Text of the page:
Occupy Harvard: The absurdity of occupation by the elites

The man making $60,000 a year who can’t afford health benefits for his family looks at you, the liberal elite—sorry, guys, but let’s call a spade a spade—and sees that the fix is always in. You went to the same private schools. You graduated from the same handful of Ivy League universities. You live in the same exclusive urban neighborhoods, and you summer in the same exclusive enclaves. Your children—like us—network through your pre-established connections to the top of society. You prescribe conduct for others that you will never have to follow yourselves. You pass laws that will never apply to you. You turn on your own constituents, like public-school teachers, at the drop of a hat. You sell out the middle class by passing legislation that makes it almost impossible to declare bankruptcy. You make the middle class pay with soaring premiums for expanded Medicaid programs that will bankrupt state treasuries, thus fueling the backlash against the push for universal health care.

The man you think is a “sucker” because he votes for Republican candidates who don’t seem to give a hoot about him will vote for them every time. He looks at you, the crowd of The-Fix-Is-Always-In, and he casts his lot with the crowd of wealth and initiative…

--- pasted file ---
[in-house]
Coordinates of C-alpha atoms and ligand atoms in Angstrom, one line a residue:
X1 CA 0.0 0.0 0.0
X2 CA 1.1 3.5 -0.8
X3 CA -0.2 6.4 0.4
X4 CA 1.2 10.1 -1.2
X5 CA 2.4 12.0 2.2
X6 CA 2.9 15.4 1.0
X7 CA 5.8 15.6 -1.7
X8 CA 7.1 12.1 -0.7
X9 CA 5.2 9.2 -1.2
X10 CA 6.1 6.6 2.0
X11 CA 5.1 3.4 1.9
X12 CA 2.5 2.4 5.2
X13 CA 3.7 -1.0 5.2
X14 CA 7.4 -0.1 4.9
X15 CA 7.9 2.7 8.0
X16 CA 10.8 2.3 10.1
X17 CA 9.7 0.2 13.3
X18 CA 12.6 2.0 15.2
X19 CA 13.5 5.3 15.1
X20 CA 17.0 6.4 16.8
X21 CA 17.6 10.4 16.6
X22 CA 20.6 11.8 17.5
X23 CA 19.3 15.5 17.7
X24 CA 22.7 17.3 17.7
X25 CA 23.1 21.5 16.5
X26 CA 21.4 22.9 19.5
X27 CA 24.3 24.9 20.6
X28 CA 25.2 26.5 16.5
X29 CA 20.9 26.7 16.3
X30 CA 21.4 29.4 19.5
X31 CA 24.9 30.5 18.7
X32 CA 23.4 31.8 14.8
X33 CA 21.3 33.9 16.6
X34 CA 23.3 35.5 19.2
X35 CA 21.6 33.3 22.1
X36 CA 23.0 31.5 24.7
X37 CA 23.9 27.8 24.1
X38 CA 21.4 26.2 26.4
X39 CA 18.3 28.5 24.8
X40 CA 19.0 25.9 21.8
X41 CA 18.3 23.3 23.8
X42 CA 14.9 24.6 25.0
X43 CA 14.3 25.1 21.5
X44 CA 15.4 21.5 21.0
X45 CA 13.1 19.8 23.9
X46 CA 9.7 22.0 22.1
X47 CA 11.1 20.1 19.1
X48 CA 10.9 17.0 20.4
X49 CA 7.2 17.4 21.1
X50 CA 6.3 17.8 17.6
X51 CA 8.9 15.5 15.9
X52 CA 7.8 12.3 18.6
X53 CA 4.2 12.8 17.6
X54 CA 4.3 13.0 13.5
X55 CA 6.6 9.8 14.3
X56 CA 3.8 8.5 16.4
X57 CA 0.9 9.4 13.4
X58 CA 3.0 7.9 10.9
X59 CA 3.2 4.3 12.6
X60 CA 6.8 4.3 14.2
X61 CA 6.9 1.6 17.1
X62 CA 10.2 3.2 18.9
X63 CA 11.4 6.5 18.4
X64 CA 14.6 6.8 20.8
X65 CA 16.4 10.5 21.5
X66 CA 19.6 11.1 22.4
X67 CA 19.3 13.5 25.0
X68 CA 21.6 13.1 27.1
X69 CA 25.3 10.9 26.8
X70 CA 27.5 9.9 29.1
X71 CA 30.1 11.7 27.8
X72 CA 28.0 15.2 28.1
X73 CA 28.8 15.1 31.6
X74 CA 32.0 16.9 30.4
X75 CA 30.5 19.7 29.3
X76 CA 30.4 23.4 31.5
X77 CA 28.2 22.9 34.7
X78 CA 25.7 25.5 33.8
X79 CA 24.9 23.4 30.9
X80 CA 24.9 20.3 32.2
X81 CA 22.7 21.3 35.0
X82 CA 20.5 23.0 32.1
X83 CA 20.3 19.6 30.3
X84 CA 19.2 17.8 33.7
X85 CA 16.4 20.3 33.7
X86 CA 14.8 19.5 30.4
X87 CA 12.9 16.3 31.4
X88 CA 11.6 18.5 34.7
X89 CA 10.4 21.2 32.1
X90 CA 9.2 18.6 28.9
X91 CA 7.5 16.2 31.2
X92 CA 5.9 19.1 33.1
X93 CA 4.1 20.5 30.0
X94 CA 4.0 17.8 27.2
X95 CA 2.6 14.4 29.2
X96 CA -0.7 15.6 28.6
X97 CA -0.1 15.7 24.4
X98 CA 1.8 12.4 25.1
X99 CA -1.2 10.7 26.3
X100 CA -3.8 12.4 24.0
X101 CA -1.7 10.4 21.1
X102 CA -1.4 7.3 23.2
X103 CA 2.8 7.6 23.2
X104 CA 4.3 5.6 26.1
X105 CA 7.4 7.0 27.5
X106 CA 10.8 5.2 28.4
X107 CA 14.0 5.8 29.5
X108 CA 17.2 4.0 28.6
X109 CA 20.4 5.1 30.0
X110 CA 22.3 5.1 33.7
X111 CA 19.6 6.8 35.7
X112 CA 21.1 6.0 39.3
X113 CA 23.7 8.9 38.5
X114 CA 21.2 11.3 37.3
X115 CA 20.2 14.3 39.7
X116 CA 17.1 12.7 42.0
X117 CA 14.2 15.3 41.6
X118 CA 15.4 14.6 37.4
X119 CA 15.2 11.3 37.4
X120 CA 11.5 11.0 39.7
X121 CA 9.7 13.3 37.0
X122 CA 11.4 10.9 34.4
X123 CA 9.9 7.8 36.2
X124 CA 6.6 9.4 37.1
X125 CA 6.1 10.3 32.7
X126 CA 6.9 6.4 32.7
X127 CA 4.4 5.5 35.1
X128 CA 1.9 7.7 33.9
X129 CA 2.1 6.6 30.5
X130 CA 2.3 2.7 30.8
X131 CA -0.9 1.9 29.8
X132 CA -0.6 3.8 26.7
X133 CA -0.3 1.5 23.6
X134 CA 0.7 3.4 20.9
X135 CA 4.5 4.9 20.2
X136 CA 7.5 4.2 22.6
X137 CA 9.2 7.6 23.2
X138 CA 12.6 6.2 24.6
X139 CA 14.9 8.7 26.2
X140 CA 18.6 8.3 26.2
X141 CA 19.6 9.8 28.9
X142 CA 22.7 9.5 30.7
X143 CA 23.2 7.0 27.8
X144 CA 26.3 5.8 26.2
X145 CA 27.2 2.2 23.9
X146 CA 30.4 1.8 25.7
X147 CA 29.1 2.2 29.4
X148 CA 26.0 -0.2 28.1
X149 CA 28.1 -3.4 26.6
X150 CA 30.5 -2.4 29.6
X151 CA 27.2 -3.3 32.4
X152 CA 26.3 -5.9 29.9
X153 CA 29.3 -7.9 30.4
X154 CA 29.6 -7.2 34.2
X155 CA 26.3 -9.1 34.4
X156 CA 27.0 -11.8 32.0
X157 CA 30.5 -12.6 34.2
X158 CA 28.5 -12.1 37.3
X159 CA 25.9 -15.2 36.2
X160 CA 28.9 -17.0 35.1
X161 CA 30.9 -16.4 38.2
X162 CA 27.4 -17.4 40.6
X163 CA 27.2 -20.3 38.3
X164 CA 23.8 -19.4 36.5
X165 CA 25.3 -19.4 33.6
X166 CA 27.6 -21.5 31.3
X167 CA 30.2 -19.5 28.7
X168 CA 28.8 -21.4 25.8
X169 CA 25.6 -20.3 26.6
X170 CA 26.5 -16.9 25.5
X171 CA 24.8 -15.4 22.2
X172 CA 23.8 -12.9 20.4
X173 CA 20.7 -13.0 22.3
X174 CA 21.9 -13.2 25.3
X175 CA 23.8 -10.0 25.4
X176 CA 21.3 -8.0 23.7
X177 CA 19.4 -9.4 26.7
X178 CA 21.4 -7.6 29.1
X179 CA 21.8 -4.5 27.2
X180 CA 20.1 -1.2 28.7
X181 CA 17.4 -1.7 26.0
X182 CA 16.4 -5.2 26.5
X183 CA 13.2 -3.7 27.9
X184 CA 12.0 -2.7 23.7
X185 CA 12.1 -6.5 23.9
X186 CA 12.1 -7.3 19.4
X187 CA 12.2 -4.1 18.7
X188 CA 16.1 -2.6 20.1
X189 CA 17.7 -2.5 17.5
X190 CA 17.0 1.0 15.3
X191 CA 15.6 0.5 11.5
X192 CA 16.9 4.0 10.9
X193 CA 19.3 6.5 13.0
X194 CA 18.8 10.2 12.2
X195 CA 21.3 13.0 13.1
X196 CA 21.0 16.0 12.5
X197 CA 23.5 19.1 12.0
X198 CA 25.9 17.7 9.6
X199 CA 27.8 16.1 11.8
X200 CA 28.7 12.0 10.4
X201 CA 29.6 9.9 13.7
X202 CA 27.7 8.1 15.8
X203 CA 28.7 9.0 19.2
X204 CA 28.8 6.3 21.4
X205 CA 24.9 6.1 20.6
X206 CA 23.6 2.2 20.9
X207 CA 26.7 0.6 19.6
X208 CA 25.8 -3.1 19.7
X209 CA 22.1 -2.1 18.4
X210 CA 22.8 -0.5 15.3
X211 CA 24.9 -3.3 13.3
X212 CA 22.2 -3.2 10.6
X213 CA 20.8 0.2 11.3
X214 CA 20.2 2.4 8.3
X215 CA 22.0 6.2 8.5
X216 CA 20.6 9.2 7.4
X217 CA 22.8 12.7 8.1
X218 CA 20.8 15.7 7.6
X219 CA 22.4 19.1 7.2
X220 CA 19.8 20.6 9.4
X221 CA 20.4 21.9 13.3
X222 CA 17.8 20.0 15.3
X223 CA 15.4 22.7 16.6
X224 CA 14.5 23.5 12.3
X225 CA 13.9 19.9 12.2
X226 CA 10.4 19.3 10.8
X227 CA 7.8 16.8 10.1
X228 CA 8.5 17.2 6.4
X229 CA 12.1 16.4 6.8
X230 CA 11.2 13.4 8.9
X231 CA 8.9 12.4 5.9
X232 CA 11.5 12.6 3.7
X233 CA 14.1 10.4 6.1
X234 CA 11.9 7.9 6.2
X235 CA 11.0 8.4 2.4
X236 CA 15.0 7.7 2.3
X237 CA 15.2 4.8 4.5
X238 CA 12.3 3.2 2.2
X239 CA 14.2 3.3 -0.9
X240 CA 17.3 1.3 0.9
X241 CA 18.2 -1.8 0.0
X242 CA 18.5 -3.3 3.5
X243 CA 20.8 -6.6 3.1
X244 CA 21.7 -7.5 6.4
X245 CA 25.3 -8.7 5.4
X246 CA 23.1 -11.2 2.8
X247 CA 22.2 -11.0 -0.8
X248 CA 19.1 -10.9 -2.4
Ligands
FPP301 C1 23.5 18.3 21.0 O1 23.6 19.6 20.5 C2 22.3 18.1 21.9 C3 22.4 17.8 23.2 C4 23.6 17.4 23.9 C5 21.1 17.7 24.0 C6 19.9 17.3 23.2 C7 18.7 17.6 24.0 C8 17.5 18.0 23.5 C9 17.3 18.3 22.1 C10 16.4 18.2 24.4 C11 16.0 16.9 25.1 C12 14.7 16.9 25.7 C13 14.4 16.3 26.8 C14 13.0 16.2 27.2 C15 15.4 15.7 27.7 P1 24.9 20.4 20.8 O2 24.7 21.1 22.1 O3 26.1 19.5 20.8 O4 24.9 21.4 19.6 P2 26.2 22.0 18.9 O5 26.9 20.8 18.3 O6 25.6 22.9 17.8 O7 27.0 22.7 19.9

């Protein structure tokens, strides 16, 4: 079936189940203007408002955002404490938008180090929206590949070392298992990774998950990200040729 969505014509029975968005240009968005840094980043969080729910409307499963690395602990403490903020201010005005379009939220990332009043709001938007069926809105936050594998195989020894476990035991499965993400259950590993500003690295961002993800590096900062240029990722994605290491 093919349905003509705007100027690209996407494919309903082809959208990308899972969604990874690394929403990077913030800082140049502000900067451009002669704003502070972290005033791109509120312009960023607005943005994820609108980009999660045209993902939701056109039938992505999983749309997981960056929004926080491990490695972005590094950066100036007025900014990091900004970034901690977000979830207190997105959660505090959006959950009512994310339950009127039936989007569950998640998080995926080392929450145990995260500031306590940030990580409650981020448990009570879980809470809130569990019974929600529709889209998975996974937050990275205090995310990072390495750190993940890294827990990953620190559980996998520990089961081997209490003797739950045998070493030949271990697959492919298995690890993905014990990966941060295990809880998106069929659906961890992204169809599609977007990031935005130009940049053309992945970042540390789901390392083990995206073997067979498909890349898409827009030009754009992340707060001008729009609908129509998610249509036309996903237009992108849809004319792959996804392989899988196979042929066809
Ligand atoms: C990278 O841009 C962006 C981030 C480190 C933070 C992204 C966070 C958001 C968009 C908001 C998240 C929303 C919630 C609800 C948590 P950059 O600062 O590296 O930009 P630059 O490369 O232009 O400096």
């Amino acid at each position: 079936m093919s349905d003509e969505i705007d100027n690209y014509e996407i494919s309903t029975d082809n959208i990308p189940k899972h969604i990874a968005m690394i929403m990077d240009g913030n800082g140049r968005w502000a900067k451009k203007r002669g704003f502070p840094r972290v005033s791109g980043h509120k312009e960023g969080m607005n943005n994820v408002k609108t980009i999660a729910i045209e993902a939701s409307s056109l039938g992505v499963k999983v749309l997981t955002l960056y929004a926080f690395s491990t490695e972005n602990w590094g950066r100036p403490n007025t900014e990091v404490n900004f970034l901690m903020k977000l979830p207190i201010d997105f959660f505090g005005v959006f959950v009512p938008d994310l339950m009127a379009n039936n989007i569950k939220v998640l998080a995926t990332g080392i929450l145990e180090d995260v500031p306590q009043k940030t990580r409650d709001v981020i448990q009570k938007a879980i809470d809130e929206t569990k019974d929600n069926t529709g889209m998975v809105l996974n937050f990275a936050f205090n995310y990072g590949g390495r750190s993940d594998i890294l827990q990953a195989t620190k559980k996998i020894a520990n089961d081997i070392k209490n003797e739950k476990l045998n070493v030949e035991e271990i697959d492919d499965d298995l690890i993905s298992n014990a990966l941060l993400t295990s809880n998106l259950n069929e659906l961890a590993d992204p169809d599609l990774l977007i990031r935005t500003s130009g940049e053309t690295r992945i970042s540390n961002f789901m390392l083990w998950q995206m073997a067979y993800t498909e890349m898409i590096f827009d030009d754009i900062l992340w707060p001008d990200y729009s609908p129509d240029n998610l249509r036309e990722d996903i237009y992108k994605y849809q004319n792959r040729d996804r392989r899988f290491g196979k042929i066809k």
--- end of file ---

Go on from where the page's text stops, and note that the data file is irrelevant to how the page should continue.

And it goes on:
What you tell him is that he should put his life in your hands. Yet you scorn his religion. You mock his faith in the sacredness of conception. You deride his belief in family. You tell him that his love for hunting makes him a murderer, and that his terror at being economically displaced makes him a xenophobe and a racist. Then you emasculate his hope for the future by telling him that if his ship comes in—that dream of a ship that makes the grinding disappointment of daily life worth living through—you’ll help yourself to a big slice of it. And you expect him to believe your rhetoric about fairness and equality when, all the while, you are accusing him of gullibility in his politics and bad faith toward the least fortunate of his fellow citizens. When, all the while, you are living untouched by your own policies. When you are cushioned against life’s hardness, not by government, but by simply knowing other people in your class. You expect him to buy your talk about equitable distribution of wealth when you are sailing through tax loopholes off into the sunset. For this man, his emotions make all the rational sense in the world.